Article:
Check out the Tahoe Adventure Company for snowshoe tours. Located in Tahoe City, they offer snowshoe tours for all-levels. Join an experienced guide for an afternoon walk through the woods, or elevate the experience with a sunset or full moon trek. 


Ready to book those ski or snowshoe rentals? Get ‘er done:

Sledding

Sledding. Yes. We don’t care what age you are. The thrill of sliding over the snow like a glossy-bellied penguin isn’t something that fades with time. Similar to snowshoeing, there’s two routes when it comes to sledding hills around Lake Tahoe—pay-to-play or find your own.

If you opt to DIY the experience, be respectful. It is not cool to: park on the side of a busy road, launch down a sledding hill that dead ends in the street, leave behind lost mittens or broken sleds. What you should do is have fun, be safe and send your kid off the biggest jump you can find. Here’s a few free sledding options:

If you take Emerald Bay road north past Camp Richardson, there’s a mellow slope at the entrance to Fallen Leaf Lake campground on the left hand side of the road. This is a great spot for some easy, fun sled action.

At the top of Spooner Summit, you’ll find a parking area off the SR24 near Highway 50. It’ll be easy to find. People love this spot. 

The real deal sledding hills require you to pay. Usually you can get an hourly or all-day pass that includes tube rentals and long, groomed runs that range from mild to rollercoaster-esque. Here’s a few of our favorites: 

The sledding hill at Tahoe City’s Granlibakken Resort makes for the perfect all-ages winter activity. For just $20 per day, or a $100 season pass, you’ll have access to their massive, groomed sledding hill. The neighboring ski hill is a nice perk for kids and beginning skiers. For $40 a day (sledding hill included!), you can take advantage of the gentle slope for no-stress intro to skiing. 

At the top of Echo Summit, you’ll find Adventure Mountain, a verifiable sledding mecca sitting at 7,350 feet above sea level. Prices range from $40-$55—but that fee is collected per car rather than per person. Once you’re there, there’s sledding runs galore, but plenty of snowy pockets for snowball fights, snowmen or any other snowy day activities you might enjoy. This spot gets busy because it’s one of Tahoe’s best. You can bring your own sleds or rent, and there’s a cafeteria for snacks and beverages. 

Snowmobiling

If snowmobiling sounds kind of gnarly to you, you’re not entirely wrong. At the top level, snowmobiling is an extreme sport. But for beginners navigating groomed trails with a guide, it’s really simple and really fun. 

A well-loved favorite in the world of Lake Tahoe snowmobile tours is the Scenic Lakeview Tour from Zephyr Cove. This two-hour tour takes you through the east shore backcountry, with narrated stops and you guessed it—epic views of the lake. They also offer advanced tours for those with a little more experience.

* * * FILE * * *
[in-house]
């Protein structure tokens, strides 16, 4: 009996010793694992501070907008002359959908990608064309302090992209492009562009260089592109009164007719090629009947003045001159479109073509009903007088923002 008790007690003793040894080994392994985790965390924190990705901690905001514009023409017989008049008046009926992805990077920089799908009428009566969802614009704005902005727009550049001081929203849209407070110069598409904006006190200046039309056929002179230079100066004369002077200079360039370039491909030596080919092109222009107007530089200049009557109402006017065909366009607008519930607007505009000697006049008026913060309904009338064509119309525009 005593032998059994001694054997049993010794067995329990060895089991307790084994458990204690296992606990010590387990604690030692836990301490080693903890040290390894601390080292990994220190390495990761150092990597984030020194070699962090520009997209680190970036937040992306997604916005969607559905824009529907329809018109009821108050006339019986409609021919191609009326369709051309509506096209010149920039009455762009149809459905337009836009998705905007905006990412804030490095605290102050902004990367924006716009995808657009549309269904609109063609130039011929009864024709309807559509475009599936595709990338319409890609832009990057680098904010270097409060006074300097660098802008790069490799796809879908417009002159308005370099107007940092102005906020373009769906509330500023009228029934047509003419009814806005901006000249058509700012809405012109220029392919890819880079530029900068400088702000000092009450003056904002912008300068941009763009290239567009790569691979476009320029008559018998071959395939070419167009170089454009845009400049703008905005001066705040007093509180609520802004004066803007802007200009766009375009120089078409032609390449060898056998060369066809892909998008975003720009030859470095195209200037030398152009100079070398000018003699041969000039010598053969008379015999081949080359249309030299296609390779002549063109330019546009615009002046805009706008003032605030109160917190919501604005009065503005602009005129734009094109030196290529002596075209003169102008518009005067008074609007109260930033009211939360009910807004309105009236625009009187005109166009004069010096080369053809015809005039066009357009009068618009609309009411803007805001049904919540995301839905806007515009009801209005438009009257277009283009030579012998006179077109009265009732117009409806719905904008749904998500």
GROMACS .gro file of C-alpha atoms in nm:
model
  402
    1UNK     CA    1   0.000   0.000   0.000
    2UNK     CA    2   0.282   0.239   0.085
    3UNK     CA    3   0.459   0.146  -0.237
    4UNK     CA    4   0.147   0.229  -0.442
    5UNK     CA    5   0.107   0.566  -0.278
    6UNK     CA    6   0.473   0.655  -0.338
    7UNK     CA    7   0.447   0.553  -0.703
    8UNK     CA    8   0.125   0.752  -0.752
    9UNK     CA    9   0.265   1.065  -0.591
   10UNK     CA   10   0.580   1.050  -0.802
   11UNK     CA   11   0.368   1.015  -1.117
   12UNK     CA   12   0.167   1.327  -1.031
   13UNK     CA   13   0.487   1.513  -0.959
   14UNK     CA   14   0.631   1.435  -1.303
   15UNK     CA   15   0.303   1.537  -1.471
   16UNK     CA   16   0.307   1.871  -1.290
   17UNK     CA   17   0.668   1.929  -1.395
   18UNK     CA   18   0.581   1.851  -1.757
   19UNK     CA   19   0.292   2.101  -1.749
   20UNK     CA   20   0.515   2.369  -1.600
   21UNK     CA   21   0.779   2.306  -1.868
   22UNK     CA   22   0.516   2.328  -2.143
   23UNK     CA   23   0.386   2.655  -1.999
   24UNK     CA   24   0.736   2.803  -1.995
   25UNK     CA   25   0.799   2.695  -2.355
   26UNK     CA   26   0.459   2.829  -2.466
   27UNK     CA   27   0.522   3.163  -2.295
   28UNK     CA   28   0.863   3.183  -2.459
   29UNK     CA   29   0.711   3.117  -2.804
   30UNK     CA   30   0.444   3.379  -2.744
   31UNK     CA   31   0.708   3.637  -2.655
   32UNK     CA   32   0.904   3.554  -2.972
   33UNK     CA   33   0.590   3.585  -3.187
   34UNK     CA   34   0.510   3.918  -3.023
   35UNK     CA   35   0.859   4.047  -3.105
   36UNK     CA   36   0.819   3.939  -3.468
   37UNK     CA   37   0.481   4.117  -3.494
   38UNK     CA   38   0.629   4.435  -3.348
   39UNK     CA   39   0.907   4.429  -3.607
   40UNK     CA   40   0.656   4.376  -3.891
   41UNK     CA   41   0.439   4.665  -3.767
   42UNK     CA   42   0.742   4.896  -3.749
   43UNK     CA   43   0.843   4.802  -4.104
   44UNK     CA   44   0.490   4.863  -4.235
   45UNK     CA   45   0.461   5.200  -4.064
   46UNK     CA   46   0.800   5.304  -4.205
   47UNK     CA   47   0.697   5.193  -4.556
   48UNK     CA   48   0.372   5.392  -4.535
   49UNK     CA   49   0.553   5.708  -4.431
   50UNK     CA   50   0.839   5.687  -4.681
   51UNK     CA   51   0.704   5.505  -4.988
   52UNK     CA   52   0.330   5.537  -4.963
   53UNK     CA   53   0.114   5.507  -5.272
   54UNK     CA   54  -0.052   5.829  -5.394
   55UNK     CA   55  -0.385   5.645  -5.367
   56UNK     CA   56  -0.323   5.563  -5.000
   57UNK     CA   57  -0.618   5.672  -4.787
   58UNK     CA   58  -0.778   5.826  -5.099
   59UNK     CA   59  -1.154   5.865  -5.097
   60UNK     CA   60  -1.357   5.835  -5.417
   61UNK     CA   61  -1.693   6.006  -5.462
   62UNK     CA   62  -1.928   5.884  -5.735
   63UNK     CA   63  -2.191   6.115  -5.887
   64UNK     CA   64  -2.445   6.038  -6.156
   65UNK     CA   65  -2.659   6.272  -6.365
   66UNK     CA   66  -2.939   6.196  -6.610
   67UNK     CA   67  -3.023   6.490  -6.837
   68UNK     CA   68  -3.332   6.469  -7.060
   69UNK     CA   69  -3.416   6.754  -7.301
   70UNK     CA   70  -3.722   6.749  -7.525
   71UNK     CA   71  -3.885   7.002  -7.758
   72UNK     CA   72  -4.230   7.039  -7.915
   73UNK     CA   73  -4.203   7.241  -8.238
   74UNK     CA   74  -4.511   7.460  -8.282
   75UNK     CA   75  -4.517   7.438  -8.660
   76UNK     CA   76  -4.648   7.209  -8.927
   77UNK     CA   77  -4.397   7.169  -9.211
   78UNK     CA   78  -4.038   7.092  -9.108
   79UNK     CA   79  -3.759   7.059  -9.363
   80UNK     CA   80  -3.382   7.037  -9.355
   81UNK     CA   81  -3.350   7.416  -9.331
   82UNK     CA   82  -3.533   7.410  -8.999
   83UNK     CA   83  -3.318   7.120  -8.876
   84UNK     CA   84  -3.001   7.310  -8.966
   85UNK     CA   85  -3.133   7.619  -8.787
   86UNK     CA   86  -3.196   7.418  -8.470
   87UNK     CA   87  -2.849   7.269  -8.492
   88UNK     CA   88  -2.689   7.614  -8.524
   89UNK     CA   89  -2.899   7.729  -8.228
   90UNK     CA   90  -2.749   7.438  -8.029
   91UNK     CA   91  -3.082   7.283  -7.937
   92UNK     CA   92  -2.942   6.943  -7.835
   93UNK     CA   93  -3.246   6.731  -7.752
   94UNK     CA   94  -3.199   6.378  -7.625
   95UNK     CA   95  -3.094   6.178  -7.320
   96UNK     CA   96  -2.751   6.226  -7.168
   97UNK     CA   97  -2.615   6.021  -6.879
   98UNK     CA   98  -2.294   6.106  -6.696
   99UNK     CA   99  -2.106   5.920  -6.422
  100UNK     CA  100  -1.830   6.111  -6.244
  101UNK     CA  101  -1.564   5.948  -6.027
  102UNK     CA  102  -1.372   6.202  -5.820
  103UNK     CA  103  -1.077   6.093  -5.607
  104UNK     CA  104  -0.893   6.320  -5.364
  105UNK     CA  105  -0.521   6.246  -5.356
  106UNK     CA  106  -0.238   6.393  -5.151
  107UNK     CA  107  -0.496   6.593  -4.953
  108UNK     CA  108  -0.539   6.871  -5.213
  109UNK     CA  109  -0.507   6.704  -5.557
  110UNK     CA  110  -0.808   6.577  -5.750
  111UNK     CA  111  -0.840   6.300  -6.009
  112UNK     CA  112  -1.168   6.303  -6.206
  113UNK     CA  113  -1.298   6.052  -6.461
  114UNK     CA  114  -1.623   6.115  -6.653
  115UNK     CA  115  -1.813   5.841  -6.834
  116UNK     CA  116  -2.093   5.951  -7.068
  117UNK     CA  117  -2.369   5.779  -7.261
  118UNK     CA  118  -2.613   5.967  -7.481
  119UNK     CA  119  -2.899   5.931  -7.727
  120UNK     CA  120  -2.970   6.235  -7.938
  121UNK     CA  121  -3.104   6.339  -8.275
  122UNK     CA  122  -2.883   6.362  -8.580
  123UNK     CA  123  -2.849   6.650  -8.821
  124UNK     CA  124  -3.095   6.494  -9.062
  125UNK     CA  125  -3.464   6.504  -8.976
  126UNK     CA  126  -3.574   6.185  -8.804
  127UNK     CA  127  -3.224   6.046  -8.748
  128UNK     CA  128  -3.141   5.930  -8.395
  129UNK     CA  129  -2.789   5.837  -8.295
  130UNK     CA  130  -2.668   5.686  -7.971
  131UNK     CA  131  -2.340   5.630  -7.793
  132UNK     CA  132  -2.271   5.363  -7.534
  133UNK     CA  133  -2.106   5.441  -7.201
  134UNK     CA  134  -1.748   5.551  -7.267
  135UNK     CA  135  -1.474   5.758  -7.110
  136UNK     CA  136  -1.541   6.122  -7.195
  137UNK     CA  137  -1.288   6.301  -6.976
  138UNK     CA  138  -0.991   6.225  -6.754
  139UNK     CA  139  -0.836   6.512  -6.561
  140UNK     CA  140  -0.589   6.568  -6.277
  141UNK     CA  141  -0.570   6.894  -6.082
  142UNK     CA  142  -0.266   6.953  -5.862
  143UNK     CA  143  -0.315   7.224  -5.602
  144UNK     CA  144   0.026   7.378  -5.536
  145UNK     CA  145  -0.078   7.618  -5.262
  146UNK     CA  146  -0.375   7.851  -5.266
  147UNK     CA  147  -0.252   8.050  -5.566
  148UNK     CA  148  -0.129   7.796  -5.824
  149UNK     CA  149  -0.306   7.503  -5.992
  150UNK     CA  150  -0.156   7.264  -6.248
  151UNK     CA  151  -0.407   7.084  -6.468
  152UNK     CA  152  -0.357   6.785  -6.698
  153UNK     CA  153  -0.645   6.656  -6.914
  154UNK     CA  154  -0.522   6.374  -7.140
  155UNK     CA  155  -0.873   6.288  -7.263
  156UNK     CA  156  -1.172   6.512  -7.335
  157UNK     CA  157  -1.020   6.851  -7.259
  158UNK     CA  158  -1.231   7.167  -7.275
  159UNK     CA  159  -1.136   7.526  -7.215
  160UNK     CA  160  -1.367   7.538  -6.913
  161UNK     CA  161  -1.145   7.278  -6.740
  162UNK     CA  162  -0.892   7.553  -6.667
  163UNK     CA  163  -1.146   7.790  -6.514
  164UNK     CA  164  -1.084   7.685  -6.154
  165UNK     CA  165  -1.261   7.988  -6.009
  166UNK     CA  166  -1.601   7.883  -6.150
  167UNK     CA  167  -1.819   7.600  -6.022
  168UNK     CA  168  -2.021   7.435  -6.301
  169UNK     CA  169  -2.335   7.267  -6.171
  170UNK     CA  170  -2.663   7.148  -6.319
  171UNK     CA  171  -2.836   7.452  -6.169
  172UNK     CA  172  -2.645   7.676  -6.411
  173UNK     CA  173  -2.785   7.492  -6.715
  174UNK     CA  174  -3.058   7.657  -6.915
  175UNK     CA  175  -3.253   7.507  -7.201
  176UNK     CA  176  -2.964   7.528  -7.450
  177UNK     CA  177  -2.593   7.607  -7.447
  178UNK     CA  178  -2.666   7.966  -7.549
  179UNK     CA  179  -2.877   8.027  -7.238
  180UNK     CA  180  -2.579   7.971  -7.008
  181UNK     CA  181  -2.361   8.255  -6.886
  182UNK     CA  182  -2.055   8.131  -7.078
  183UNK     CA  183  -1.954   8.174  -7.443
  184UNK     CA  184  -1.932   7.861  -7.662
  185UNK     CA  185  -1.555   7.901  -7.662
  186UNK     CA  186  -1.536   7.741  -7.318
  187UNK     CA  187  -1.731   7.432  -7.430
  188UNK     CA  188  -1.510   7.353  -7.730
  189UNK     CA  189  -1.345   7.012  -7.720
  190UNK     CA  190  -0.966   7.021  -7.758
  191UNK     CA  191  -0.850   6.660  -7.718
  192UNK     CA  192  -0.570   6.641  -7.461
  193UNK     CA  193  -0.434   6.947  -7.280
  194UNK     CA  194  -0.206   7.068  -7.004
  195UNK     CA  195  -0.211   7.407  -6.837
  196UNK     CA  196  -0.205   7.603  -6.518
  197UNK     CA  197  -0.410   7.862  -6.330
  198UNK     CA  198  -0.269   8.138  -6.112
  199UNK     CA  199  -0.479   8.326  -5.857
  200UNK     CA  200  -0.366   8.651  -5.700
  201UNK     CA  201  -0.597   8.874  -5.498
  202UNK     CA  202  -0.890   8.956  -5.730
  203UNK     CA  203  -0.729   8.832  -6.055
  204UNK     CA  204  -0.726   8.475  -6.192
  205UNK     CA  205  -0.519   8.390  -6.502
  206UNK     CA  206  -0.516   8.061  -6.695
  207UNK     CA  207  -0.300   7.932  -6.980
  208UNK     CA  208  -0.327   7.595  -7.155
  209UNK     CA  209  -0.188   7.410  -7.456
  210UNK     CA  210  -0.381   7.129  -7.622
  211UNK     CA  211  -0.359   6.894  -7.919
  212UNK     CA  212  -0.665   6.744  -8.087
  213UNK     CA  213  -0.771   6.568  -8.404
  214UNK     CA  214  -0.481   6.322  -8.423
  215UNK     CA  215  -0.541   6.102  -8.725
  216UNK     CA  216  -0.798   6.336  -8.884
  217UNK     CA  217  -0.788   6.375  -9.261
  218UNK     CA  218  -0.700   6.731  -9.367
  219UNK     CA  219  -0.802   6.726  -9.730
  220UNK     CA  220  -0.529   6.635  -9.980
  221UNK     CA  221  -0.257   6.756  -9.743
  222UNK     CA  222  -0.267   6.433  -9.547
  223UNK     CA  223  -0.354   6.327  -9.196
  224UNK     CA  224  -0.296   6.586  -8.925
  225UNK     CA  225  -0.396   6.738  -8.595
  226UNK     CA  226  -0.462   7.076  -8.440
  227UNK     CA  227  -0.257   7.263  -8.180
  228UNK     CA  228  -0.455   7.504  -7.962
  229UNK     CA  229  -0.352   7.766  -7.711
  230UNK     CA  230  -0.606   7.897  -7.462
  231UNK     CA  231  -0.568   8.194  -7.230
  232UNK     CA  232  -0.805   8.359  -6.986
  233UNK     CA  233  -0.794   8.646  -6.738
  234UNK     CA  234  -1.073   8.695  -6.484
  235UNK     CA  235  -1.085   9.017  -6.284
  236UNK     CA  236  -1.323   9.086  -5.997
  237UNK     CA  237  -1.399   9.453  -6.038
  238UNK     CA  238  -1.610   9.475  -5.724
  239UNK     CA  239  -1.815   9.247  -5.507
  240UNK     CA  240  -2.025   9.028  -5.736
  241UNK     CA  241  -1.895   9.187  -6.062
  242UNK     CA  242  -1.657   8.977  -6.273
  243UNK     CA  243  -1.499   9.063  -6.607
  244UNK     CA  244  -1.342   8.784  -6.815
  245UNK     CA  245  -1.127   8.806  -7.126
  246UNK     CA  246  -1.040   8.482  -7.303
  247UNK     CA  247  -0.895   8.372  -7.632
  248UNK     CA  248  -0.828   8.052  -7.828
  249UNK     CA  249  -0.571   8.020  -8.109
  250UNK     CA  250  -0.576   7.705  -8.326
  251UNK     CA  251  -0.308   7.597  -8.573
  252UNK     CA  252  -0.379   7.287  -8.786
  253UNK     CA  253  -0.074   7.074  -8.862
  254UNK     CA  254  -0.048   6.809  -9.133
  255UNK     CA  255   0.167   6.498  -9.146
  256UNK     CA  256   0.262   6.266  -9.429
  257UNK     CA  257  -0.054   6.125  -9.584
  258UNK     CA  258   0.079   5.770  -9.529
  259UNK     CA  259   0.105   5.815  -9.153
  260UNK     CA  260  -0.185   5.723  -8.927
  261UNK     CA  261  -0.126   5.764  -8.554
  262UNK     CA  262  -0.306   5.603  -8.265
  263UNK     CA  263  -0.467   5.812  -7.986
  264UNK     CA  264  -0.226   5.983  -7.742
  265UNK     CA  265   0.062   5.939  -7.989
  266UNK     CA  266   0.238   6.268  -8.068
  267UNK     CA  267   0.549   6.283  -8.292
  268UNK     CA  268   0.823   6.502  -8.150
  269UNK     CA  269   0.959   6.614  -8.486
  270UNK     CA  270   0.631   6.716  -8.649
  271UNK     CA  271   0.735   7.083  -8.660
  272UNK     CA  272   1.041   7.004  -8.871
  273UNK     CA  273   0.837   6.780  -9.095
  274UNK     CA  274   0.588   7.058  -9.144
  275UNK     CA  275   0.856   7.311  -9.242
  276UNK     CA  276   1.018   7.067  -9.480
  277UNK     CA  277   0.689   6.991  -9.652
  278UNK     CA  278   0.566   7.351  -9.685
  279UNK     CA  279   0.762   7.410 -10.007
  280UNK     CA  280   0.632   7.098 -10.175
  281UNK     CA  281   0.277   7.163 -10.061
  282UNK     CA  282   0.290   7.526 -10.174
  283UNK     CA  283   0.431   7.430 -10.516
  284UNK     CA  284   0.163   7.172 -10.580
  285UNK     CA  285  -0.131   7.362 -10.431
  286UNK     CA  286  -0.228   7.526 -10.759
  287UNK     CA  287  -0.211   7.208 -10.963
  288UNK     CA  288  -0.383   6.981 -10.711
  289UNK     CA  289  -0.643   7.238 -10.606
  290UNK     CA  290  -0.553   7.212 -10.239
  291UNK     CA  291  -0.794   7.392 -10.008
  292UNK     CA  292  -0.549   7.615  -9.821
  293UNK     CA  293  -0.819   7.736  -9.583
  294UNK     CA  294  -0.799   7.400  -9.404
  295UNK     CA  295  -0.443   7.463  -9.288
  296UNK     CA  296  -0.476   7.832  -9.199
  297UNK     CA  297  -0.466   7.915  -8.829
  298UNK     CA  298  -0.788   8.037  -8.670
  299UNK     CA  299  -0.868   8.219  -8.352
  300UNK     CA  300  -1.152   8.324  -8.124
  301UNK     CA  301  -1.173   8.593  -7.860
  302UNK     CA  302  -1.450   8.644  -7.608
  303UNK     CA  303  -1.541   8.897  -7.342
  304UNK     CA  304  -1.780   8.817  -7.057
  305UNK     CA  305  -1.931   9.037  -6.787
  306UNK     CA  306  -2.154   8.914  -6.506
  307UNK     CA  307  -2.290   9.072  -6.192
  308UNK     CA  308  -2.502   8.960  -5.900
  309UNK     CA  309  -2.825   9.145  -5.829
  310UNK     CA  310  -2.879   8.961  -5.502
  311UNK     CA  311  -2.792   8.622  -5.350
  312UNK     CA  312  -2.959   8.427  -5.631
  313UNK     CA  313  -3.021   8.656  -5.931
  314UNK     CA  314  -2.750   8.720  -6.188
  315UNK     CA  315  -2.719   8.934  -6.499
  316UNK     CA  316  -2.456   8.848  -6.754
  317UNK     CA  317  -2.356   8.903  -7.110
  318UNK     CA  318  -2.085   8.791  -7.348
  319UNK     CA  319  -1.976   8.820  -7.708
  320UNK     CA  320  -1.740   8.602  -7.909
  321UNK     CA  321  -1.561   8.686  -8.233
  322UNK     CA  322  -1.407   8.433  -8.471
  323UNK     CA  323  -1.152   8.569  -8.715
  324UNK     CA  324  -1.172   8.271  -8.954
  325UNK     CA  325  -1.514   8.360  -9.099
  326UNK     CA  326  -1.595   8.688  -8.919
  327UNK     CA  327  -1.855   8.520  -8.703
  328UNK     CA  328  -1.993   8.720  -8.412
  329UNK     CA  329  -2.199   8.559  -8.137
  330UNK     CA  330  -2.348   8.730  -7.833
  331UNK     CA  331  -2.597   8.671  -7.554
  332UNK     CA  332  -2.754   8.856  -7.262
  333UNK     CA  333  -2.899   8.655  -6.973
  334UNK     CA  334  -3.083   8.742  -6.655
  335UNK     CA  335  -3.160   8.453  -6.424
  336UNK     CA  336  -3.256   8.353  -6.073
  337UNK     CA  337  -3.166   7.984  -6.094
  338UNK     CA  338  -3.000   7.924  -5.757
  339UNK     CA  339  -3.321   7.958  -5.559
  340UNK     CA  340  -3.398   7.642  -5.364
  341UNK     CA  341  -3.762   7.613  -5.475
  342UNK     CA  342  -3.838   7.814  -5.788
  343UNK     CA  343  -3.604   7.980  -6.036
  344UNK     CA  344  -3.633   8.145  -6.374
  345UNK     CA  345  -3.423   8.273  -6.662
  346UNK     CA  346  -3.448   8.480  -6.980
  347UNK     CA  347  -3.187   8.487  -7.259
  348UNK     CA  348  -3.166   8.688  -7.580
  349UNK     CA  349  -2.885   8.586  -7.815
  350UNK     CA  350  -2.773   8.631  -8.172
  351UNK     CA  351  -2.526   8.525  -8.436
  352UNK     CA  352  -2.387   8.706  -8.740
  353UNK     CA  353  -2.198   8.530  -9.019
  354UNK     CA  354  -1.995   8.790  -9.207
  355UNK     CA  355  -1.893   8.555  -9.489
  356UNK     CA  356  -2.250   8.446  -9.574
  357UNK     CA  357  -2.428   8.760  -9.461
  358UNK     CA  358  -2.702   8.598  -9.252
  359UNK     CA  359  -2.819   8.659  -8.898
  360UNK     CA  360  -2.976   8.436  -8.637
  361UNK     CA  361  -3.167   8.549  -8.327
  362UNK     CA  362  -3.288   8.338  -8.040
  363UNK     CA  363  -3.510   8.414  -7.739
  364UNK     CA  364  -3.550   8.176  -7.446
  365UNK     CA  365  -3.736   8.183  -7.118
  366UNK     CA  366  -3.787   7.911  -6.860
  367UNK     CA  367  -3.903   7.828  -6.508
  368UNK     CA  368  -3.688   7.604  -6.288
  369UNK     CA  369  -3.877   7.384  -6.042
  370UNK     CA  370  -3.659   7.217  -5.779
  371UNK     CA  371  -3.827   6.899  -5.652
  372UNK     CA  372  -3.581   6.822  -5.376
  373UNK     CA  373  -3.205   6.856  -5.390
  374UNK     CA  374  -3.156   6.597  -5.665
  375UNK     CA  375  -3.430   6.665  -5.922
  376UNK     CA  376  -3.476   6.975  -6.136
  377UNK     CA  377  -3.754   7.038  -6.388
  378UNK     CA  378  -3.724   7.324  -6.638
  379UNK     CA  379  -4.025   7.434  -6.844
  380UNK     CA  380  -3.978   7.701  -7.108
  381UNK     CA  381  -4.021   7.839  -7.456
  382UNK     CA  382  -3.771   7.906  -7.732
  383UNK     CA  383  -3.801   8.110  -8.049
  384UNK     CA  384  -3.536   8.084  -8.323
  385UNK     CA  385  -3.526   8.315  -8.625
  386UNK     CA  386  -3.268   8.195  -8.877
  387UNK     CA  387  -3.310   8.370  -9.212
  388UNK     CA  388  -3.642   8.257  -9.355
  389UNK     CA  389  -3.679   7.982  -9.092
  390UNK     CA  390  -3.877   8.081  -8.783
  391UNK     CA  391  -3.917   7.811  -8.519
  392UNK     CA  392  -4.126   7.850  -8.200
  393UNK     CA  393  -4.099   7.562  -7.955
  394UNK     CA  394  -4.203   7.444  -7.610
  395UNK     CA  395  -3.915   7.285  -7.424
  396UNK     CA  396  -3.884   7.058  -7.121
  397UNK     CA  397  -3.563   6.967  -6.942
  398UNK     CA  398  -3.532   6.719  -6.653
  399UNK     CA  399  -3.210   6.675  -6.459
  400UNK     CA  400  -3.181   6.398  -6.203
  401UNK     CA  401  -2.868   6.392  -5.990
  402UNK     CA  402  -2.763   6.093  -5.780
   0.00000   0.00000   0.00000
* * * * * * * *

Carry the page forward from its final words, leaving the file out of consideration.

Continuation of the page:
On the north shore, Lake Tahoe Snowmobiling shows off the basin’s backcountry with beginner, advanced and private summit adventures. Their snowmobile tours follow miles of groomed trails along mountain ridges for the ultimate snowmobiling experience. 

You’ll be glad you read this: dress as if you’re going skiing for your snowmobile tour. Invest in a neck gaiter and some waterproof & windproof gear. This’ll drastically improve your experience!

Outdoor ice skating

Want your Lake Tahoe winter vacation to feel like a scene from a Hallmark movie? Visit a festive, outdoor ice skating rink. There’s humble opportunities for ice skating at both the Heavenly and Northstar villages; each surrounded with fire pits, happy hours and a general jolly feeling. 

Aprés ski

We’ll let you in on a secret. You don’t actually have to spend the day skiing in order to spend the evening aprés-skiing. In mountain towns, aprés ski is a state of mind and there’s no wrong way—or time—to do it. So if a mid-mountain cocktail isn’t in the cards for you, opt instead for one of these aprés spots down on flat land. 

Really anywhere in Heavenly Village delivers when it comes to aprés opportunities, but few do it better than Basecamp Pizza. We love this spot for the laissez-faire patio chilling, daily live music and almost oddly competitive cornhole board. 

A cozy interior paired with a well-curated beer and wine offering makes the Coachman Hotel an easy-to-love aprés spot in South Lake Tahoe. A spacious outdoor fire-pit makes it exceedingly so. There’s plenty of space to hang, plus it’s comfortably walkable from the Heavenly gondola—even in snow gear. 

Incline Village’s Alibi Ale Works is a wildly fun aprés ski option with a whole host of house beers and good vibes. Ample bar seating and a large outdoor space for the brave, Scandanavian types wearing well-insulated gloves makes this a happy choice for big groups. 

Another north shore favorite, the Lone Eagle Grille is perhaps one of Lake Tahoe’s classiest ways to aprés. With massive fire pits just steps from the lake and an elevated cocktail menu, it’s so good that it’s almost too good. 


We could continue to wax poetic about the joys of a Lake Tahoe winter, but honestly, we’re out of breath. And seriously, about the “only bad clothes” thing—you can get amazing used winter gear at the South Lake Tahoe Goodwill. So, no excuses!